And as a veil rather than solid. And as skin rather than sight, 2015, takes its title from a line in Michael Serres’ 1985 book The Five Senses, a philosophy of mingled bodies. Combining a single channel video and a collection of wall-based calibrated tuning forks, the work explores the human form as both tangible and familiar and yet ruptured and distributed through time and space. Centred around the notion of a fractured digital human skin, produced through a collapse of the virtual and the real, it echoes a mediated contemporary experience, in which the digital realm forms part of everyday experience and construes a new sense of reality.
Harris’ film and sculptural works draw from the gallery’s former use as a site for the production of tuning forks, and echo the bodily frequencies of the head, hands, chest cavity and maxilla (sinus), installed at their corresponding heights. The sculptures are intended as a physical analogy of passing through and beyond the body—the frequencies of their notes correspond and resonate with the interior so that, when played, the notes are simultaneously within and beyond the skin.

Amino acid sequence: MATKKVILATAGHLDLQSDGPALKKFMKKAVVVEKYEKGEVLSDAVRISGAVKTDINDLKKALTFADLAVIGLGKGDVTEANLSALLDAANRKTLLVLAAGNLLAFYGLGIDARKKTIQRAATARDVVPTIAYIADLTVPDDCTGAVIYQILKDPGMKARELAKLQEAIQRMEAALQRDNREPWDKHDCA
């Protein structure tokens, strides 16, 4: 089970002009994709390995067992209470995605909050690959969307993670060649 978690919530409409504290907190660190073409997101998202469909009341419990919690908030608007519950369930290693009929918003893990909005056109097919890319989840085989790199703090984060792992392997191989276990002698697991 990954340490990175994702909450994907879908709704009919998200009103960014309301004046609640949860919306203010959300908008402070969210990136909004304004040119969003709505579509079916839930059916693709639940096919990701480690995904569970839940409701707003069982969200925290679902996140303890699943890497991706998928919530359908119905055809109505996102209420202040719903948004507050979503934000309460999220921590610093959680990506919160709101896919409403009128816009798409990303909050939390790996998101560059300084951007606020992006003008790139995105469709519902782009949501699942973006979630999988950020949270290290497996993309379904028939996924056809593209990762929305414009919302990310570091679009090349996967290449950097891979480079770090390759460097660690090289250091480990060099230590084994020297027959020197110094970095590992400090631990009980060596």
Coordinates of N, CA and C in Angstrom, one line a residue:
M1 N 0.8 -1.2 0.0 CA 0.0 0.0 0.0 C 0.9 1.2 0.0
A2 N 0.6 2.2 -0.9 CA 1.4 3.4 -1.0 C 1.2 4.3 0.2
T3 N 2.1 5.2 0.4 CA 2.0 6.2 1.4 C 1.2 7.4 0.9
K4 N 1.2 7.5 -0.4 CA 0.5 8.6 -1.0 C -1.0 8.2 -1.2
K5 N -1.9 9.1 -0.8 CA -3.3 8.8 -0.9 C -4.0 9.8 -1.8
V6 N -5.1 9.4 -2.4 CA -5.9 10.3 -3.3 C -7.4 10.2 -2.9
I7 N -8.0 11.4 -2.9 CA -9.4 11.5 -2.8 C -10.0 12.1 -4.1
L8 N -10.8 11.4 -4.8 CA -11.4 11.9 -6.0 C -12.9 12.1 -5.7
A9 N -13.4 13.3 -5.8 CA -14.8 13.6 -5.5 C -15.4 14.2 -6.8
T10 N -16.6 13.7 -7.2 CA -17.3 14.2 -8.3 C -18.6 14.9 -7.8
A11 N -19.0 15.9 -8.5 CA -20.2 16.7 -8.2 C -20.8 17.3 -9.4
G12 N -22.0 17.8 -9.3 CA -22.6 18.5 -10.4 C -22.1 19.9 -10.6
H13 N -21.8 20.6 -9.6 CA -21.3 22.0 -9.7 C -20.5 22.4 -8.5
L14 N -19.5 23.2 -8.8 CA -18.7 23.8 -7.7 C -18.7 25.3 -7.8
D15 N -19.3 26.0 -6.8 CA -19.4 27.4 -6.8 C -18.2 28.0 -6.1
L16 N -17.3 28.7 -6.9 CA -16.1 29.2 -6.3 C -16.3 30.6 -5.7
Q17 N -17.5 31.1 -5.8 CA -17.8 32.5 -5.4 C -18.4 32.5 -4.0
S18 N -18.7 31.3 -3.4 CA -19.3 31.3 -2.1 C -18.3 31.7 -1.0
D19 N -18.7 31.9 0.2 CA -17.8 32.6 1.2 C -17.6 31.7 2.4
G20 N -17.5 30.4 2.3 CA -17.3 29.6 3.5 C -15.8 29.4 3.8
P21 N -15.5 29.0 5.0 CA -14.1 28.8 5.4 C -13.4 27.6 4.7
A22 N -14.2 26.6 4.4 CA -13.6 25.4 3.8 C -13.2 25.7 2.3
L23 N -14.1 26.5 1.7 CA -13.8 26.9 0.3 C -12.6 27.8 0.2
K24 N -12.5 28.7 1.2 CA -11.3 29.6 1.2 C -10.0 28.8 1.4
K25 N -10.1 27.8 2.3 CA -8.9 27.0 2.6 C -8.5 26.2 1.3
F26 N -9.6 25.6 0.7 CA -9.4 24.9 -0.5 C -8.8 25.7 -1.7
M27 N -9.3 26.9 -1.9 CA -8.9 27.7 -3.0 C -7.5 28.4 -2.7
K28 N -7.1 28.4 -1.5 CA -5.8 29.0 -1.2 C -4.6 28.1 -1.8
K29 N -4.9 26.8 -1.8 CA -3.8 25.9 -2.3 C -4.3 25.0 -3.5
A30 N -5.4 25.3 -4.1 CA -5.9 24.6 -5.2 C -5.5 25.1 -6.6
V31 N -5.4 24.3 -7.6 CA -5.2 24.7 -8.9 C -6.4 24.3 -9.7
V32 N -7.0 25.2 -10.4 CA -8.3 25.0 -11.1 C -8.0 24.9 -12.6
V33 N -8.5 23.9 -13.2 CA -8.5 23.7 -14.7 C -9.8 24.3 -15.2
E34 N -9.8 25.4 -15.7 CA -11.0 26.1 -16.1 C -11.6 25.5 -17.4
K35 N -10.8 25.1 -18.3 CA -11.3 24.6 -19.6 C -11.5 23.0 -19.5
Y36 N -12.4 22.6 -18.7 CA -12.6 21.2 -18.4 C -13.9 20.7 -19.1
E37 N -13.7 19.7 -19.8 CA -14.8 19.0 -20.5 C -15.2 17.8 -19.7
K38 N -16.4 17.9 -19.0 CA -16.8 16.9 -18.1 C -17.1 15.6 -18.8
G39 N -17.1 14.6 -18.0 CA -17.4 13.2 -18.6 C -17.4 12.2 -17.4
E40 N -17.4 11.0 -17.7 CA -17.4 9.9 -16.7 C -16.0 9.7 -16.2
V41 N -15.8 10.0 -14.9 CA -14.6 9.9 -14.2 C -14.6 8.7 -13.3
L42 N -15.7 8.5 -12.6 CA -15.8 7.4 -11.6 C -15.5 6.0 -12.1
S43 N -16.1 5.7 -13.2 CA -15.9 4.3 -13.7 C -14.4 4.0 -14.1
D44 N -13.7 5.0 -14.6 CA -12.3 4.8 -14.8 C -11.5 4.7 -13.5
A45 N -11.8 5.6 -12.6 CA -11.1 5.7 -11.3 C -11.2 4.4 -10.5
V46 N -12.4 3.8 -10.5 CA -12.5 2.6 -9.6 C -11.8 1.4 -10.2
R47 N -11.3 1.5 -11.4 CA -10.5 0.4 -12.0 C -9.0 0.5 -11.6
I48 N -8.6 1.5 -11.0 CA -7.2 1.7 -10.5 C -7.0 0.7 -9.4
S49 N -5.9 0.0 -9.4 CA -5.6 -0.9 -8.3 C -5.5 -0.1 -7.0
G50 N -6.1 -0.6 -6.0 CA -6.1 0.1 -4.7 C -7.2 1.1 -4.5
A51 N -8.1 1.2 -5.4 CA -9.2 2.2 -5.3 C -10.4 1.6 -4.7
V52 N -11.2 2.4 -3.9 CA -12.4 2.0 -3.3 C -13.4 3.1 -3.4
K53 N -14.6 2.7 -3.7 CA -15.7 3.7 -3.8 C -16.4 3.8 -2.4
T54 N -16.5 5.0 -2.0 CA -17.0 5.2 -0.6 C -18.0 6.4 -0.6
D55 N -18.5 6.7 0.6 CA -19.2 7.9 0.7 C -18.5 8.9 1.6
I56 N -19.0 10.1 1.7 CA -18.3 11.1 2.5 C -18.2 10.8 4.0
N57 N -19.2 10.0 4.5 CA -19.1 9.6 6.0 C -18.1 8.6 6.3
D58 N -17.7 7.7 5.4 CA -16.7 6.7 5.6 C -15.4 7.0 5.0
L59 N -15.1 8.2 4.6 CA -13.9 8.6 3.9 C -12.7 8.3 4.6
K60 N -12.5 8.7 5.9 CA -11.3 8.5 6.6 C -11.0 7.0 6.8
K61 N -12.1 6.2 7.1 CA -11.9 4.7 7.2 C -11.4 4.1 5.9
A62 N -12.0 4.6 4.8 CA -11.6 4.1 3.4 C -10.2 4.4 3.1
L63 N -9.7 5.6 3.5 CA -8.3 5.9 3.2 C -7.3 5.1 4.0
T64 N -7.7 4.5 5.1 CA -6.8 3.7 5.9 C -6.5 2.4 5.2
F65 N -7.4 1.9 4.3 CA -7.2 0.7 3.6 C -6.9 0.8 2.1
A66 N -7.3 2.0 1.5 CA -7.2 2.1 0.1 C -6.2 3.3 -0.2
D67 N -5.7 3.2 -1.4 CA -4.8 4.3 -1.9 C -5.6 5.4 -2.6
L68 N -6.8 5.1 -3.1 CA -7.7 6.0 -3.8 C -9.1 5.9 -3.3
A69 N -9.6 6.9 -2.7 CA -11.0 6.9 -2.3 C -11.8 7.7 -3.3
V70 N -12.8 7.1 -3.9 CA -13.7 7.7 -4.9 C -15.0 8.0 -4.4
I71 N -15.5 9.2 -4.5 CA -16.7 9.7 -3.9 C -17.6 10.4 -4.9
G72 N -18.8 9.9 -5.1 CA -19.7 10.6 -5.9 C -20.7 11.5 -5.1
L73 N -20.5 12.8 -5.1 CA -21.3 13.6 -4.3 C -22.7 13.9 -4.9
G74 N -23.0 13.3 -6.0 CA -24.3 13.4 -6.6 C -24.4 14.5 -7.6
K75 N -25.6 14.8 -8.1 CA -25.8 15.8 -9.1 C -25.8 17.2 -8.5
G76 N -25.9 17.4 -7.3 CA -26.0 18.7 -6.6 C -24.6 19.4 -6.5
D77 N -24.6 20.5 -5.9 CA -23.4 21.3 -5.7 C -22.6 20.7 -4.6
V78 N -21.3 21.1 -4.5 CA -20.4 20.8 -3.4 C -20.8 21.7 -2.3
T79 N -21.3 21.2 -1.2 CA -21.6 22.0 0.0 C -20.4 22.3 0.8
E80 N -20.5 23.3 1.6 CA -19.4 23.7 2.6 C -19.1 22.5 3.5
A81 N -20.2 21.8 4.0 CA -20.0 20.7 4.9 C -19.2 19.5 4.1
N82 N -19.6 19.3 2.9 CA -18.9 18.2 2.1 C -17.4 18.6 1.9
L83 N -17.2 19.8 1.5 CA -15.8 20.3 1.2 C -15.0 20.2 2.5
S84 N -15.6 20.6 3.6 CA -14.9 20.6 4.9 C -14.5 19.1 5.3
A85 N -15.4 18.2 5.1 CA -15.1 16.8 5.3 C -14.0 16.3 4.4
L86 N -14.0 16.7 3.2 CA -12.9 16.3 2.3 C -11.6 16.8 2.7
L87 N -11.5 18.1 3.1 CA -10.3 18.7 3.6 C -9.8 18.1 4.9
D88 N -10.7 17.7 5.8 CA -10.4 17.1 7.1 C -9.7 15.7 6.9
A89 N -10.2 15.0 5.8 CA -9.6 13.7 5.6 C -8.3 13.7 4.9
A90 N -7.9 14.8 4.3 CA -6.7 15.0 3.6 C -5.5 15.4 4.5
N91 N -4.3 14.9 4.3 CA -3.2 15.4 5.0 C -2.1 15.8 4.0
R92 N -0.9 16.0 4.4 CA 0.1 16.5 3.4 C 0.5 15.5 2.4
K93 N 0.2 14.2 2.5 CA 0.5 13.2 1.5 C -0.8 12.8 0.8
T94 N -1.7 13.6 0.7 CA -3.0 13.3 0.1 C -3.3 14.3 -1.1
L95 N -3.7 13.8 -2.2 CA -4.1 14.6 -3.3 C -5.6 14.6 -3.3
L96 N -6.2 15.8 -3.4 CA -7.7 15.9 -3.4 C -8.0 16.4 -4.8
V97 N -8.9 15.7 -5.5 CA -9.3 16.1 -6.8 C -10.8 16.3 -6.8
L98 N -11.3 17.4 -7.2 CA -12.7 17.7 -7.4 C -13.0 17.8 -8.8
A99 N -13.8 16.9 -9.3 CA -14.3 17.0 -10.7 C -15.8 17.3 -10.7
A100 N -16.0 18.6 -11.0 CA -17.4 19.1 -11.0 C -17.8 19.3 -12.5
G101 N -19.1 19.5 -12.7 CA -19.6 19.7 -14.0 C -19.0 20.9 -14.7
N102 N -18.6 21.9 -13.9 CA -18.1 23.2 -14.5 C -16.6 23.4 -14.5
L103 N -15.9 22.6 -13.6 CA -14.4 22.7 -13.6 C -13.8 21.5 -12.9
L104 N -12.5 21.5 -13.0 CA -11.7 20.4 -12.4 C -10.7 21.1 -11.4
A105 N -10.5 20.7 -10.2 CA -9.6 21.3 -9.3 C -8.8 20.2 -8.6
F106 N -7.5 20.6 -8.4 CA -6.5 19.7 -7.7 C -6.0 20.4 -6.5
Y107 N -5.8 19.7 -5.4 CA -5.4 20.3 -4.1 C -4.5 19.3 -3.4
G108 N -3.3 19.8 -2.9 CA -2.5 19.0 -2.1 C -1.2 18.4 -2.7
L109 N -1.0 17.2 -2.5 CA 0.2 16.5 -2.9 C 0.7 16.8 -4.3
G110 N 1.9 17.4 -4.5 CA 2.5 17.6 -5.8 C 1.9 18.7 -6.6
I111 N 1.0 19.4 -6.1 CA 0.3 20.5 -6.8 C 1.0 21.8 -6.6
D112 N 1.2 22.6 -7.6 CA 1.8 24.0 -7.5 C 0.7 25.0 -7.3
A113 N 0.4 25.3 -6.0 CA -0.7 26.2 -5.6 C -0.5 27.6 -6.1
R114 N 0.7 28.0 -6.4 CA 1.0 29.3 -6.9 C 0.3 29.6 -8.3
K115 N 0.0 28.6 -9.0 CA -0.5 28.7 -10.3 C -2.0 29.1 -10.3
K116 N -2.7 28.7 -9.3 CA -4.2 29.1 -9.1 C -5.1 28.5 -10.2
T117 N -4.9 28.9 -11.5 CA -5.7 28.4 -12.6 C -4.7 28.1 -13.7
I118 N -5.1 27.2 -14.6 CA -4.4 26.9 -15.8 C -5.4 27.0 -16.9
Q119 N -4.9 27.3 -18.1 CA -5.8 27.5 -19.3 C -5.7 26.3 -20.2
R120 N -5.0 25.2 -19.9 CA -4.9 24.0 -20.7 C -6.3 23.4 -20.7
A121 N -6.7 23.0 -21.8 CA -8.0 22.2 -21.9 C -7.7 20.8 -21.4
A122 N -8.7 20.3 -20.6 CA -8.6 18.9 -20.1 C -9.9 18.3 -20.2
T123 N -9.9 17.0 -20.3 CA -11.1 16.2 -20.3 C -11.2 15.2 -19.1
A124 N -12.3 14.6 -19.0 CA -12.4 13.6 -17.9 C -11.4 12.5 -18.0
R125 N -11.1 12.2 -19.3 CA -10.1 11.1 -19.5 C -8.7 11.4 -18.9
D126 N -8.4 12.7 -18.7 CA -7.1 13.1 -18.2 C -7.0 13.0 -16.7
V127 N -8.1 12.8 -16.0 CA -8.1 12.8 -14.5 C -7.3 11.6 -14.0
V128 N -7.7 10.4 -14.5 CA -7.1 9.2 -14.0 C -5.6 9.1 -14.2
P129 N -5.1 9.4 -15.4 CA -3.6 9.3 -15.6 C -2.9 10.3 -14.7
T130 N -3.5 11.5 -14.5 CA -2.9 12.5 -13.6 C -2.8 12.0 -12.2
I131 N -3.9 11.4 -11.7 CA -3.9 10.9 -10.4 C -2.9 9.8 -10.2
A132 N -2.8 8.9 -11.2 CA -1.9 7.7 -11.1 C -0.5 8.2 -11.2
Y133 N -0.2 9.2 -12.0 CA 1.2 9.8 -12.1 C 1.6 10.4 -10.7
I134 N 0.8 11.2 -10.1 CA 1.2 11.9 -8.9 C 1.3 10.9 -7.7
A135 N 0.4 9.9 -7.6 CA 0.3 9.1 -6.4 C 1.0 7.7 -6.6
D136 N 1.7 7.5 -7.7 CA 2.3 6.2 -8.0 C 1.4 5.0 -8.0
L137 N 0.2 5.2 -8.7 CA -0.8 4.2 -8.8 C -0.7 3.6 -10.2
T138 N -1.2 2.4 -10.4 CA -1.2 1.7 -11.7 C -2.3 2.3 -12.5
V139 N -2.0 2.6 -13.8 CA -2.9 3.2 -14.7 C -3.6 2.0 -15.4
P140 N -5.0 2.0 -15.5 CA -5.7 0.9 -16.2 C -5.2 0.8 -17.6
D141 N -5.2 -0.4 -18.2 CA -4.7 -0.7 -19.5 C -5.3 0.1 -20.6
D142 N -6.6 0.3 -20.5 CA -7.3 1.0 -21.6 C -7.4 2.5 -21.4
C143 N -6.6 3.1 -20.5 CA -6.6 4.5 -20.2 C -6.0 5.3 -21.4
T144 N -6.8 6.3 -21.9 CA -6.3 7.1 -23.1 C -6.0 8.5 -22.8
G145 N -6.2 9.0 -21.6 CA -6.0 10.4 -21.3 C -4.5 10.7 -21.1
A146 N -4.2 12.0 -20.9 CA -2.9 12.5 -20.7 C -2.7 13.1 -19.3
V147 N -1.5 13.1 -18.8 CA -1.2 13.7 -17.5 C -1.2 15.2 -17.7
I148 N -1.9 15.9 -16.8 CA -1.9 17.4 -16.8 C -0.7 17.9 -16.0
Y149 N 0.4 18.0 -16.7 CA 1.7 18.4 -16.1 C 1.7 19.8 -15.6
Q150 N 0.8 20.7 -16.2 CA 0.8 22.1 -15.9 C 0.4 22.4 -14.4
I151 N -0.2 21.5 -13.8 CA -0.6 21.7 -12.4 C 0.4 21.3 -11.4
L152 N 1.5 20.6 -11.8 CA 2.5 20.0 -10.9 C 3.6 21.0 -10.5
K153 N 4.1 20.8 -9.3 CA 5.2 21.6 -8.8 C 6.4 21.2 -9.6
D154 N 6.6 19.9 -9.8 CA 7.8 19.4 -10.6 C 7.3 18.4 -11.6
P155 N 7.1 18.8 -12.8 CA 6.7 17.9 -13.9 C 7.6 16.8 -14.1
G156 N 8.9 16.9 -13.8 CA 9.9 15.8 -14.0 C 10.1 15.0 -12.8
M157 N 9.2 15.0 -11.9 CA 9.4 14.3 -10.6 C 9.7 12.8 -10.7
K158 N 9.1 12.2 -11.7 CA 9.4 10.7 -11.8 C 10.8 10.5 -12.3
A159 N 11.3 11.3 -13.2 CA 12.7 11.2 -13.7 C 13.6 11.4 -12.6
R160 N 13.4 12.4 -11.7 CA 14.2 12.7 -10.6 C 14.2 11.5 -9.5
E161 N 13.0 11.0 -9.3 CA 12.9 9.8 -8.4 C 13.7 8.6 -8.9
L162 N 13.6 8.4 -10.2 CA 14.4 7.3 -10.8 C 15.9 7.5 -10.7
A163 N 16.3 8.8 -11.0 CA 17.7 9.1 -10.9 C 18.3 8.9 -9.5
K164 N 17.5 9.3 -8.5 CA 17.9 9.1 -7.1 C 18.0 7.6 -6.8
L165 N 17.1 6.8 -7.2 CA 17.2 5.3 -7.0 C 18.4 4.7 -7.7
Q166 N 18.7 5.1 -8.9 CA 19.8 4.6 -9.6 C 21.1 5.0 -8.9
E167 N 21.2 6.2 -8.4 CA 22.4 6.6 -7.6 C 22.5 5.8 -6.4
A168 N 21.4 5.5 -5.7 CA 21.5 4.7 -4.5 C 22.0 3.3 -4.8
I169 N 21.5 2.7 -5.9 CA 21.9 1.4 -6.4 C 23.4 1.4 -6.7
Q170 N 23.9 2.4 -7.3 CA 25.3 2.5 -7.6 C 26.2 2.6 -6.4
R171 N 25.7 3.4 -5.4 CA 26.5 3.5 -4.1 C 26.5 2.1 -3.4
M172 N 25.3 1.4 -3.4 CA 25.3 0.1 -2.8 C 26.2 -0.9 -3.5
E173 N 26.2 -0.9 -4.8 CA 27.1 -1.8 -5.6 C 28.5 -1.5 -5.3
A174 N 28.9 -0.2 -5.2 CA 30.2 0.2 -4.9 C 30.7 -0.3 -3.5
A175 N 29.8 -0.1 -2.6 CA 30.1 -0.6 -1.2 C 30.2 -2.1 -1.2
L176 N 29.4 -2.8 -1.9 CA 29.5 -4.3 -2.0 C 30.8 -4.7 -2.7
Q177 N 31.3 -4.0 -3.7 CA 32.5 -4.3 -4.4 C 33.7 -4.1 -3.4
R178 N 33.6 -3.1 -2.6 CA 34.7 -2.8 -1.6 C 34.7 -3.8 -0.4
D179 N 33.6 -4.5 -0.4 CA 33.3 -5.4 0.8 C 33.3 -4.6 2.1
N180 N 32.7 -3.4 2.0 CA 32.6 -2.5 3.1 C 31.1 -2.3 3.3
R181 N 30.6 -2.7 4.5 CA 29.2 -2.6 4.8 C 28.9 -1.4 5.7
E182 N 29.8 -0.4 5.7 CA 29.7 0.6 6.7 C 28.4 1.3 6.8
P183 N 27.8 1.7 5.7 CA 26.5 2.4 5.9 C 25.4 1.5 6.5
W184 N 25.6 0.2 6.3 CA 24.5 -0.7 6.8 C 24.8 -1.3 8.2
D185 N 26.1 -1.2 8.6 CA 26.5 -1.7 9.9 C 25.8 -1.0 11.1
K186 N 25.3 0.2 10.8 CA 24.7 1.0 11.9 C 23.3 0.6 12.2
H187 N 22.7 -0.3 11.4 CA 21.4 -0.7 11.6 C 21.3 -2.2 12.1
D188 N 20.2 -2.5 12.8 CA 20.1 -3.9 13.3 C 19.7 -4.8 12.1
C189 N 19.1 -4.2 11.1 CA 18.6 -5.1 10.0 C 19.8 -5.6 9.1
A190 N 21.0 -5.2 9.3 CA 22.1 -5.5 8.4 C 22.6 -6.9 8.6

And as a veil rather than solid. And as skin rather than sight (calibrated tuning forks), 2015
5 tuning forks calibrated to the frequencies of interior bodily organs - Cranium, manus, maxilla, thoratic cavity, anterior chamber.
Installed in wall at the corresponding heights of each organ.
And as a veil rather than solid. And as skin rather than sight (film), 2015
Film preview excerpt 3min 14
(full film 10mins, single channel HD, stereo sound)
Actress: Jess Thompson
Sound, text and voice: The artist
Installation: Sound played through amp and subwoofer producing bass vibrations through-out gallery space.
(preview best received through headphones or quality speakers)
Shown here with "Between law and feeling I and II, and Appearance I, 2015" - Fay Nicolson (front right)
Install view - wall mounted calibrated tuning forks (behind), (in front Fay Nicolson)
Install view - film and wall mounted calibrated tuning forks, with Fay Nicholson (front) and Francesco Pedraglio (film - left).